Mid central vowel

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Mid central vowel
IPA number 322
Entity (decimal) ə
Unicode (hex) U+0259
Kirshenbaum @
Braille ⠢ (braille pattern dots-26)
IPA vowel chart
Front Near-​front Central Near-​back Back
Blank vowel trapezoid.svg
i • y
ɨ • ʉ
ɯ • u
ɪ • ʏ
ɪ̈ • ʊ̈
ɯ̽ • ʊ
e • ø
ɘ • ɵ
ɤ • o
 • ø̞
ə • ɵ̞
ɤ̞ • 
ɛ • œ
ɜ • ɞ
ʌ • ɔ
æ • 
ɐ • ɞ̞
a • ɶ
ä • ɒ̈
ɑ • ɒ
Paired vowels are: unrounded • rounded
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The mid central vowel (also known as schwa) is a type of vowel sound, used in some spoken languages. The symbol in the International Phonetic Alphabet that represents this sound is ⟨ə⟩, a rotated lowercase letter e.

While the Handbook of the International Phonetic Association does not define the roundedness of [ə],[1] it is more often unrounded than rounded. The phonetician Jane Setter describes the pronunciation of the unrounded variant as follows: "[ə] is a sound which can be produced by basically relaxing the articulators in the oral cavity and vocalising."[2] To produce the rounded variant, all that needs to be done in addition to that is to round the lips.

Some languages, such as Danish[3] and Luxembourgish,[4] have a mid central vowel that is variably rounded. In some other languages, things are more complicated, as the change in rounding is accompanied with the change in height and/or backness. For instance, in Dutch, the unrounded allophone of /ə/ is mid central unrounded [ə], but its word-final rounded allophone is close-mid near-front rounded [ʏ̞], practically the same as the main allophone of /ʏ/.[5]

The symbol ⟨ə⟩ is often used for any unstressed obscure vowel, regardless of its precise quality. For instance, the English vowel transcribed ⟨ə⟩ is a central unrounded vowel that can be close-mid [ɘ], mid [ə] or open-mid [ɜ], depending on the environment.[6]

Mid central unrounded vowel[edit]

The mid central unrounded vowel is frequently written with the symbol [ə]. If greater precision is desired, the symbol for the close-mid central unrounded vowel may be used with a lowering diacritic, [ɘ̞]. Another possibility is using the symbol for the open-mid central unrounded vowel with a raising diacritic, [ɜ̝].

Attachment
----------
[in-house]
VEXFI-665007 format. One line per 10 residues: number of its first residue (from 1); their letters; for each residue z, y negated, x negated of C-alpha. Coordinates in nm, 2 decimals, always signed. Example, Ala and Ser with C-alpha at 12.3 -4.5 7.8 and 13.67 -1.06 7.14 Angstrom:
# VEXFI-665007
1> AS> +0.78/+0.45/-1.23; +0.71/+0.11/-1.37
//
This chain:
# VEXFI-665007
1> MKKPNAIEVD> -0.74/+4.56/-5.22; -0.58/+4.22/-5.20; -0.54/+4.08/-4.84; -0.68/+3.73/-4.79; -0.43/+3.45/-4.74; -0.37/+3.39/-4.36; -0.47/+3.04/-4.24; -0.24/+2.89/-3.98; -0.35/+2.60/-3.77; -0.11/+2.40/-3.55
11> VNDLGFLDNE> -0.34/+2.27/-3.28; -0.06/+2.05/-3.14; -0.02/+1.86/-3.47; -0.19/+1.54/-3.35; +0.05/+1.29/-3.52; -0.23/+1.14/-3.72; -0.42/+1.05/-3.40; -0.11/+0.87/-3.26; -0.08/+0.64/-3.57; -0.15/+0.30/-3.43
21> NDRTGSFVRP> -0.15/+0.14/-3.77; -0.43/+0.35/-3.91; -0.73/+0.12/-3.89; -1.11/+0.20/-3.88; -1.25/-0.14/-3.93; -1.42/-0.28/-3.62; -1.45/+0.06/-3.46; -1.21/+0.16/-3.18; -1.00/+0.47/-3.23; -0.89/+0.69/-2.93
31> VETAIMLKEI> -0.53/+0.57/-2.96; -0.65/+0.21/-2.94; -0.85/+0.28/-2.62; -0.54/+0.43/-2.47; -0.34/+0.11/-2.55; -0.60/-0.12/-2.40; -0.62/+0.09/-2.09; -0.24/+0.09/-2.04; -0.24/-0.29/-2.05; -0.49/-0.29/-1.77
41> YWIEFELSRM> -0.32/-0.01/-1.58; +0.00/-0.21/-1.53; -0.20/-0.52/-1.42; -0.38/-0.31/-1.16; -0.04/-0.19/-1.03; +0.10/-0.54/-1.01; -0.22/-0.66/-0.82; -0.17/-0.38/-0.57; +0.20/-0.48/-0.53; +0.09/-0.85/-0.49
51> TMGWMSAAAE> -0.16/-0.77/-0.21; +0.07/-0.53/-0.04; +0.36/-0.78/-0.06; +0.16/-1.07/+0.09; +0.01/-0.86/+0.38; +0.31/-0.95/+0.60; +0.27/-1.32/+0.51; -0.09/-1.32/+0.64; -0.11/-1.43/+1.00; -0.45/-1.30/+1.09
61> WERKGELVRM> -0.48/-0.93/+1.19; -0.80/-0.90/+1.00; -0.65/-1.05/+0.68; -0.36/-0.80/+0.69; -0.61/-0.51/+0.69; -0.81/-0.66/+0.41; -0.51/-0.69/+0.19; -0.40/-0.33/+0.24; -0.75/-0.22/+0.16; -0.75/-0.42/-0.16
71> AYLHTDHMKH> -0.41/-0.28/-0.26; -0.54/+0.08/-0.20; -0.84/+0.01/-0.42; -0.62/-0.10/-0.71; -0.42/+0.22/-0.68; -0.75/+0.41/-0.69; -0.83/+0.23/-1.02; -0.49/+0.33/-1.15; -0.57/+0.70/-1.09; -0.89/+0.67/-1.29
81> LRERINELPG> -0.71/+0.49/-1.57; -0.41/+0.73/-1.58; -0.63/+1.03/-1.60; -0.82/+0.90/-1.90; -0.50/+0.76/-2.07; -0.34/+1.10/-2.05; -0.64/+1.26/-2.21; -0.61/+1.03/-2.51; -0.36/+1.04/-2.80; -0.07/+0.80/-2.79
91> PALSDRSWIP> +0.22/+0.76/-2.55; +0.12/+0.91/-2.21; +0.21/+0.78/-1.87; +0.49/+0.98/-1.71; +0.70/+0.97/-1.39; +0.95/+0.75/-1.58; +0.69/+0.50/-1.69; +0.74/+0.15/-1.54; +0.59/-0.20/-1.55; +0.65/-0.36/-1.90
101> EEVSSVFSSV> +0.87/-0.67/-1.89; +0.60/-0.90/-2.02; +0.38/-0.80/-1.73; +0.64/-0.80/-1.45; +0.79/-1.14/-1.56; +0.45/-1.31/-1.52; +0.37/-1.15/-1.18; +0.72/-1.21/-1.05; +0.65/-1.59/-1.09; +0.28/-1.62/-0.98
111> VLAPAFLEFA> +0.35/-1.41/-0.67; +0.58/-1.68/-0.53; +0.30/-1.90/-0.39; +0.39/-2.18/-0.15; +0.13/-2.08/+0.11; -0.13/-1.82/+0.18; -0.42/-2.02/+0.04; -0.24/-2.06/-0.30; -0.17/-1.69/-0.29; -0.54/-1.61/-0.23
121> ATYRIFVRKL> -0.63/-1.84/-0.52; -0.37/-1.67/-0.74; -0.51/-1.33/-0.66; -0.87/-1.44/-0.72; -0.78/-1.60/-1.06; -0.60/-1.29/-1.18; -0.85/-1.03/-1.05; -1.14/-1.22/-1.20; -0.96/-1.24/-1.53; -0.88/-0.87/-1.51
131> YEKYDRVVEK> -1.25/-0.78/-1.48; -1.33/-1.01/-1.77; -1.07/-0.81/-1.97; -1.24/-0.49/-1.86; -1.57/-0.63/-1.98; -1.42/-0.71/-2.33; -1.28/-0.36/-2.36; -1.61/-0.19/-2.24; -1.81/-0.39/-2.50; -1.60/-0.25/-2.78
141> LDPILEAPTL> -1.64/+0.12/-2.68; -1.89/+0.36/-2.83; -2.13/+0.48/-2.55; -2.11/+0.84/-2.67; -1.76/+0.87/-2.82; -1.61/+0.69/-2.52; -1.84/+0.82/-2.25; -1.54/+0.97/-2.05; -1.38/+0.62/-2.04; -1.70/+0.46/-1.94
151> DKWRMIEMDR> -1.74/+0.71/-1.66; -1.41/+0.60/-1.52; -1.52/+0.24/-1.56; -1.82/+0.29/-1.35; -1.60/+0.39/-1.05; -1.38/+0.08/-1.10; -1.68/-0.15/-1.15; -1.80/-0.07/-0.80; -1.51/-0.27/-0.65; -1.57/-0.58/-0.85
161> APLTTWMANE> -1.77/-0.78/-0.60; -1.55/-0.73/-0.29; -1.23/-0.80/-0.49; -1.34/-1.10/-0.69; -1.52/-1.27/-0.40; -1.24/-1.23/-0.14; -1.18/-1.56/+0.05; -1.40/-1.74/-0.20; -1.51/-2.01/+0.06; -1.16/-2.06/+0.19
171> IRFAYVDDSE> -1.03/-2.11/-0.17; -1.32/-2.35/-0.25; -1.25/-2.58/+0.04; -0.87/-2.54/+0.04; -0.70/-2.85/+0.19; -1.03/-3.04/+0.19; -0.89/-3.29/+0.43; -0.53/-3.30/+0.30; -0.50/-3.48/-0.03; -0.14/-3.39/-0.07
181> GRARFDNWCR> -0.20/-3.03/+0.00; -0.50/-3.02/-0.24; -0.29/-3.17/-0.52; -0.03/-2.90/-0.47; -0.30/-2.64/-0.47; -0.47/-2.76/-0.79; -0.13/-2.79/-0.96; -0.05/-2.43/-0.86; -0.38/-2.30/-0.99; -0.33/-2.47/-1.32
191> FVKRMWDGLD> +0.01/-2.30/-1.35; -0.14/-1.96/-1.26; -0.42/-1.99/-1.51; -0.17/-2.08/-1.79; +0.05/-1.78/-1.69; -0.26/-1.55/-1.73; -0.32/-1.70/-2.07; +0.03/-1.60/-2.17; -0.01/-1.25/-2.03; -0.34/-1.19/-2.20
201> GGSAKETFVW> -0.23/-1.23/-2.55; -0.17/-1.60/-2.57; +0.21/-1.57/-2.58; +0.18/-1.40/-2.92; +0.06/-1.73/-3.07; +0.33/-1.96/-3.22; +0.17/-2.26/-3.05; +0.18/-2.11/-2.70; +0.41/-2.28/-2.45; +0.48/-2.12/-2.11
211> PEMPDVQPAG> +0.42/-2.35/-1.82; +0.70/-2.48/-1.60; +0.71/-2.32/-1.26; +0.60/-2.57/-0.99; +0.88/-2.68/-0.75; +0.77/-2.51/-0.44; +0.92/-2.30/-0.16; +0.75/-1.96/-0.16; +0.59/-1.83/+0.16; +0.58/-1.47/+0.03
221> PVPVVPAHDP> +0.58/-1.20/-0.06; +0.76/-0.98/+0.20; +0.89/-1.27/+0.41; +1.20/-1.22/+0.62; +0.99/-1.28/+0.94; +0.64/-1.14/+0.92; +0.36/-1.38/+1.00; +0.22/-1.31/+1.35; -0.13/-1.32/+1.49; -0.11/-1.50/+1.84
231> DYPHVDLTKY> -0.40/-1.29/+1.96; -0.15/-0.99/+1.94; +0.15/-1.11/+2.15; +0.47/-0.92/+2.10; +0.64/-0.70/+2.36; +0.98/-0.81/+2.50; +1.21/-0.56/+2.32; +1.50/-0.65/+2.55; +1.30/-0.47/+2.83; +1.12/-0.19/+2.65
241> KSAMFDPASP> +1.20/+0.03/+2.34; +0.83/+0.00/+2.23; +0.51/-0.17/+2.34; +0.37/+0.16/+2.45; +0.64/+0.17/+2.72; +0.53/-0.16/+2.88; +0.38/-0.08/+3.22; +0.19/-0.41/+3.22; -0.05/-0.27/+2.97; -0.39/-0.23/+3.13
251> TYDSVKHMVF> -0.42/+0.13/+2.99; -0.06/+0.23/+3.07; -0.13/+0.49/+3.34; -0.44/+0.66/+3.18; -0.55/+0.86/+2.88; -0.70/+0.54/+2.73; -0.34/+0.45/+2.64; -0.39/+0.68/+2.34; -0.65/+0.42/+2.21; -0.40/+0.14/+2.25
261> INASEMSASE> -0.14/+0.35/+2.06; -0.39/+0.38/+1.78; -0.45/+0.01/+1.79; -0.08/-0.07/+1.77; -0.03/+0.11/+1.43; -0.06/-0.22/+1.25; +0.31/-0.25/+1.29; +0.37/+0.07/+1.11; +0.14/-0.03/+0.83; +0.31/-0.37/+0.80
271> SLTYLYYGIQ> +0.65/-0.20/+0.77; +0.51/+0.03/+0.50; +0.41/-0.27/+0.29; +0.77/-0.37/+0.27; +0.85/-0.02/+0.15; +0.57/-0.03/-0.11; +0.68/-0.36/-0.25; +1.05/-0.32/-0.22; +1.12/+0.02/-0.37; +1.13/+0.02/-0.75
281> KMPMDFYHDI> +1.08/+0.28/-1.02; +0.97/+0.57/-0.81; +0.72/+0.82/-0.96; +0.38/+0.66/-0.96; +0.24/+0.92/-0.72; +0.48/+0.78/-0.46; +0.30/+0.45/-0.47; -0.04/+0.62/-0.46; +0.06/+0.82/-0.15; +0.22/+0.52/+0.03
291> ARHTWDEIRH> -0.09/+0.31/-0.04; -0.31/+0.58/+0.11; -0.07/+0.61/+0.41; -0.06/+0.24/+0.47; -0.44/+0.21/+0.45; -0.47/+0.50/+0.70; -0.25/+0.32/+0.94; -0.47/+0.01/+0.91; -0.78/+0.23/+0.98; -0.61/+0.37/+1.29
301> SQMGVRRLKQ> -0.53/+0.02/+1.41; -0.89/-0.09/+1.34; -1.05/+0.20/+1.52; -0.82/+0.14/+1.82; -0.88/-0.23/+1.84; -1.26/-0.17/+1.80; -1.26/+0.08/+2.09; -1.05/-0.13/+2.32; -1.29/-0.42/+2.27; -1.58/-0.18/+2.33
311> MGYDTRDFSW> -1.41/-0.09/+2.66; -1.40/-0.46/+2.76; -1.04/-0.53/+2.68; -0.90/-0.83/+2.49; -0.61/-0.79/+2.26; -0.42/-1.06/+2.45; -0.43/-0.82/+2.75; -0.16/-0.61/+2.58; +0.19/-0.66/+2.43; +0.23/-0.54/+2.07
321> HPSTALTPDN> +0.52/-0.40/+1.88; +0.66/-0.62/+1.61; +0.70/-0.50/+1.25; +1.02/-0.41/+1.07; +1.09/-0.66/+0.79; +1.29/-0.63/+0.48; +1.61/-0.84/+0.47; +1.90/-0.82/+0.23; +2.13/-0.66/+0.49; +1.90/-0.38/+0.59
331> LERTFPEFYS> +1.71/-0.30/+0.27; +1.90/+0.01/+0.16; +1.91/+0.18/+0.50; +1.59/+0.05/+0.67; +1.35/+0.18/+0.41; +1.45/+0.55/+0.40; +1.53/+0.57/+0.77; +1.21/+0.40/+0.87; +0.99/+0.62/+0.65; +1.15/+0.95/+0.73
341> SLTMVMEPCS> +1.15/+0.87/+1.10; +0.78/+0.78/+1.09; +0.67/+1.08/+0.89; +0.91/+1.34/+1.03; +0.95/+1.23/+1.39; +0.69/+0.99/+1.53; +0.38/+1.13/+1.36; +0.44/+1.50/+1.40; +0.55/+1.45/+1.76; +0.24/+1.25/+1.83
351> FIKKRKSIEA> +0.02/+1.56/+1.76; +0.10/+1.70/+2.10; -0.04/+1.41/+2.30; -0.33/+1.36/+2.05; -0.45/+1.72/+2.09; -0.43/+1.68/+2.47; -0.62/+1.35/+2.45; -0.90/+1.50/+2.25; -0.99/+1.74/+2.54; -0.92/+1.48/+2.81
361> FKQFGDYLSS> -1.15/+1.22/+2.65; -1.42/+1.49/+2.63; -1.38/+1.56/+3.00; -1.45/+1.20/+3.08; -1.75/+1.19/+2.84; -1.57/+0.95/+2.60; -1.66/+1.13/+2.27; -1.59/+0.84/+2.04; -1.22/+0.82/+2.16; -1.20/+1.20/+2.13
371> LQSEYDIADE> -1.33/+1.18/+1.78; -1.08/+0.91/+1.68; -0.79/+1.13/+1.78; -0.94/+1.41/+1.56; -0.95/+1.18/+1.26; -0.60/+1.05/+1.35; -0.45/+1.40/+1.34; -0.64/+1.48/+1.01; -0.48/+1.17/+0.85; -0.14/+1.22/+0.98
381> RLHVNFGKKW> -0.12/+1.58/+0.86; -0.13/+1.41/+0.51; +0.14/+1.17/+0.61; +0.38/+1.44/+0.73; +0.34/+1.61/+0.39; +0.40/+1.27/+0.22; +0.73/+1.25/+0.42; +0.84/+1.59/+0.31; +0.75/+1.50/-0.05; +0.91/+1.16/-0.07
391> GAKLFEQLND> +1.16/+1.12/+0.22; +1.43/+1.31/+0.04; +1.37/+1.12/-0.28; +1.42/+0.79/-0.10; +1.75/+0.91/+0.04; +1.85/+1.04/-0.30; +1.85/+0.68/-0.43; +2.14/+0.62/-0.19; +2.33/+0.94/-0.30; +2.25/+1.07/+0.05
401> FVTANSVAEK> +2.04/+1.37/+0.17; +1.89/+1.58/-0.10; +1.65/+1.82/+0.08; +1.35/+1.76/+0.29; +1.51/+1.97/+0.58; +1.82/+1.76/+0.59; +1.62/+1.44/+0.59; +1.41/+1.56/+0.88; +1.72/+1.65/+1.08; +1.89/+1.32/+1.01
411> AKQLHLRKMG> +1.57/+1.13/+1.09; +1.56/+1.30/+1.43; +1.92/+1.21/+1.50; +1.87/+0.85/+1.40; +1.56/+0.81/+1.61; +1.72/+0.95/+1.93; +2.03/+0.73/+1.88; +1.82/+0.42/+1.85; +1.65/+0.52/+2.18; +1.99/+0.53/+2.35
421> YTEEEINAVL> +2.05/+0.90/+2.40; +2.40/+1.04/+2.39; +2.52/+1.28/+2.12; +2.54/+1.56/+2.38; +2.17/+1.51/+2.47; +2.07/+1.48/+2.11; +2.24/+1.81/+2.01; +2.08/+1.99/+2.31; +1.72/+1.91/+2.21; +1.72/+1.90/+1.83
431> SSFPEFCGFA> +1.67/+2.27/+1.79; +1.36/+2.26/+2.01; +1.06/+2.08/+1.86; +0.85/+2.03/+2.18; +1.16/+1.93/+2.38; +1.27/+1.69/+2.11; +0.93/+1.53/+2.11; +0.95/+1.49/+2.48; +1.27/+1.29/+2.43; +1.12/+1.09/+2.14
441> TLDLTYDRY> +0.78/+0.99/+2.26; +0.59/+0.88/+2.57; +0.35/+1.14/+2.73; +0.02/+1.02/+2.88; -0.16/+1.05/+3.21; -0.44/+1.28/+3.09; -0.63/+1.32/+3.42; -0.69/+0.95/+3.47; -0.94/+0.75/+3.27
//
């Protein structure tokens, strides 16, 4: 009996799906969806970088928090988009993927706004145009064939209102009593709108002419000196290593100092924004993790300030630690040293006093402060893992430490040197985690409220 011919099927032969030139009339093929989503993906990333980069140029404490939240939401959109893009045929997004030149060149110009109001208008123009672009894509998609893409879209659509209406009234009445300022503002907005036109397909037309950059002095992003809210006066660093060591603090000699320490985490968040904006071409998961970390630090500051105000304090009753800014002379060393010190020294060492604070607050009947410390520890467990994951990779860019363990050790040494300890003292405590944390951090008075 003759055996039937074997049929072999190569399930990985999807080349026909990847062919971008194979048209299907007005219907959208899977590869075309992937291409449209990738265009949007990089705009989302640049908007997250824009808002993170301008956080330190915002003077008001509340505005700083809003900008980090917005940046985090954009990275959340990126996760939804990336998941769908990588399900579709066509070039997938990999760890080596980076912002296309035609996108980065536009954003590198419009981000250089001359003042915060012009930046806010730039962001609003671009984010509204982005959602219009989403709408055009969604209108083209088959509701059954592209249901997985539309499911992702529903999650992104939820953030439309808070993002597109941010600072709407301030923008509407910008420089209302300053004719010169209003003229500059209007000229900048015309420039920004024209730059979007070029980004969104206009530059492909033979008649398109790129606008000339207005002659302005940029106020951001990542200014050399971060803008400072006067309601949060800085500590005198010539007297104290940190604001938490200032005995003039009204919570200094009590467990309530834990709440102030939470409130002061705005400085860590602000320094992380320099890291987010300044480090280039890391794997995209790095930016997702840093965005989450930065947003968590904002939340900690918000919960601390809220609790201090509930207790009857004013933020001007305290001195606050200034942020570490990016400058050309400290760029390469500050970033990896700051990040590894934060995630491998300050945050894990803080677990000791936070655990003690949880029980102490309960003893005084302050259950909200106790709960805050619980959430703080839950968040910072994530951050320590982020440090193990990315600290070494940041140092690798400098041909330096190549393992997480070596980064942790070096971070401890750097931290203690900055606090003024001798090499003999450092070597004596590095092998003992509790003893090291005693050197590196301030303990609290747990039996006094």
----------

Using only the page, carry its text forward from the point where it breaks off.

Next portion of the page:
Language Word IPA Meaning Notes
Bulgarian[7] пара [ˈparə] 'steam' Possible realization of unstressed /ɤ/ and /a/ in post-stressed syllables.[7] See Bulgarian phonology
Catalan Eastern Catalan[8] amb [əm(b)] 'with' Reduced vowel. It can be raised, lowered, advanced, retracted or rounded.[9] See Catalan phonology
Some Western accents[10]
Central Valencian[11] poc [ˈpɒ̝kːə] 'little' Vocalic release found in final consonants. It may vary in quality.
Danish Standard[12][13] hoppe [ˈhɒ̜̽b̥ə] 'mare' Sometimes realized as rounded [ɵ̞].[3] See Danish phonology
Dutch Standard[5] renner [ˈrɛnər] 'runner' The backness varies between near-front and central, whereas the height varies between close-mid and open-mid. Many speakers feel that this vowel is simply an unstressed allophone of /ʏ/.[5] See Dutch phonology
English Most dialects[6][14] Tina [ˈtʰiːnə] 'Tina' Reduced vowel; varies in height between close-mid and open-mid. Word-final /ə/ can be as low as [ɐ].[6][14] See English phonology
Cultivated South African[15] bird [bəːd] 'bird' May be transcribed in IPA with ⟨ɜː⟩. Other South African varieties use a higher, more front and rounded vowel [øː~ ø̈ː]. See South African English phonology
Received Pronunciation[17] Often transcribed in IPA with ⟨ɜː⟩. It is sulcalized, which means the tongue is grooved like in [ɹ]. 'Upper Crust RP' speakers pronounce a near-open vowel [ɐː], but for some other speakers it may actually be open-mid [ɜː]. This vowel corresponds to rhotacized [ɝ] in rhotic dialects.
Indian[18] bust [bəst] 'bust' May be lower. Some Indian varieties merge /ʌ/ and /ə/ like Welsh English.
Wales[19] May also be further back; it corresponds to /ʌ/ in other dialects.
Yorkshire[20] Middle class pronunciation. Other speakers use [ʊ]. Corresponds to /ʌ/ in other dialects.
Estonian[21] kõrv [kərv] 'ear' Typically transcribed in IPA with ⟨ɤ⟩; can be mid back [ɤ̞] or close back [ɯ] instead, depending on the speaker.[21] See Estonian phonology
Faroese[22] vildi [ˈvɪltə] 'wanted' Unstressed allophone of certain short vowels.[22] See Faroese phonology
Garhwali Standard[23]
[citation check needed]
कूड़ा [kuɽə] 'houses'
German Standard[24][25] bitte [ˈbɪtə] 'please' Also described as close-mid [ɘ].[26] See Standard German phonology
Inuit West Greenlandic[27] [example needed] Allophone of /i/ before and especially between uvulars.[27] See Inuit phonology
Kensiu[28] [təh] 'to be bald'
Limburgish[29][30][31] besjeemp [bəˈʃeːmp] 'embarrassed' Occurs only in unstressed syllables.[32][33][34] The example word is from the Maastrichtian dialect.
Luxembourgish[4] dënn [d̥ən] 'thin' More often realized as slightly rounded [ɵ̞].[4] See Luxembourgish phonology
Norwegian Standard Eastern[35] sterkeste [²stæɾkəstə] 'the strongest' Also described as close-mid [ɘ];[36] occurs only in unstressed syllables. Some dialects (e.g. Trondheimsk) lack this sound.[37] See Norwegian phonology
Plautdietsch[38] bediedt [bəˈdit] 'means' The example word is from the Canadian Old Colony variety, in which the vowel is somewhat fronted [ə̟].[38]
Portuguese European[39] pagar [pəˈɣäɾ] 'to pay' Often corresponds to a near-open [ɐ] in Brazilian Portuguese.[40] See Portuguese phonology